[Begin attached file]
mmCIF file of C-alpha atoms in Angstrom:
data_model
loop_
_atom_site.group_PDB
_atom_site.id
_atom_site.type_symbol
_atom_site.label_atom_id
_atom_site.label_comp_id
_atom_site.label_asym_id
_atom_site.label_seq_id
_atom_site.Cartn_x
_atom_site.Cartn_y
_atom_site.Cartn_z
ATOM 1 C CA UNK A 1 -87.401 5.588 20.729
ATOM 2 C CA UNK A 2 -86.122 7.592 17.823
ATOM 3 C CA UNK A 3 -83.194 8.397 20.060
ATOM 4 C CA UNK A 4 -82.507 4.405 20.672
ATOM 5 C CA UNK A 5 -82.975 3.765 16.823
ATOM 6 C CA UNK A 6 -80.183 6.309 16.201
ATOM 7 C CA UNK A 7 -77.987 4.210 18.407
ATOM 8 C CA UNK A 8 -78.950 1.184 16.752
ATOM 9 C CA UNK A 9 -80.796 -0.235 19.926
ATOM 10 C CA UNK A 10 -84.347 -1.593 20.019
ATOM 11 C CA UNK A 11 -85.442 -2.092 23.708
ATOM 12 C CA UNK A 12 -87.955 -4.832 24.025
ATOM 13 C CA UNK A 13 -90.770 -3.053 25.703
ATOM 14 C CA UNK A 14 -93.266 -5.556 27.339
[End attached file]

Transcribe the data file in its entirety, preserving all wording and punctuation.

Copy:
mmCIF file of C-alpha atoms in Angstrom:
data_model
loop_
_atom_site.group_PDB
_atom_site.id
_atom_site.type_symbol
_atom_site.label_atom_id
_atom_site.label_comp_id
_atom_site.label_asym_id
_atom_site.label_seq_id
_atom_site.Cartn_x
_atom_site.Cartn_y
_atom_site.Cartn_z
ATOM 1 C CA UNK A 1 -87.401 5.588 20.729
ATOM 2 C CA UNK A 2 -86.122 7.592 17.823
ATOM 3 C CA UNK A 3 -83.194 8.397 20.060
ATOM 4 C CA UNK A 4 -82.507 4.405 20.672
ATOM 5 C CA UNK A 5 -82.975 3.765 16.823
ATOM 6 C CA UNK A 6 -80.183 6.309 16.201
ATOM 7 C CA UNK A 7 -77.987 4.210 18.407
ATOM 8 C CA UNK A 8 -78.950 1.184 16.752
ATOM 9 C CA UNK A 9 -80.796 -0.235 19.926
ATOM 10 C CA UNK A 10 -84.347 -1.593 20.019
ATOM 11 C CA UNK A 11 -85.442 -2.092 23.708
ATOM 12 C CA UNK A 12 -87.955 -4.832 24.025
ATOM 13 C CA UNK A 13 -90.770 -3.053 25.703
ATOM 14 C CA UNK A 14 -93.266 -5.556 27.339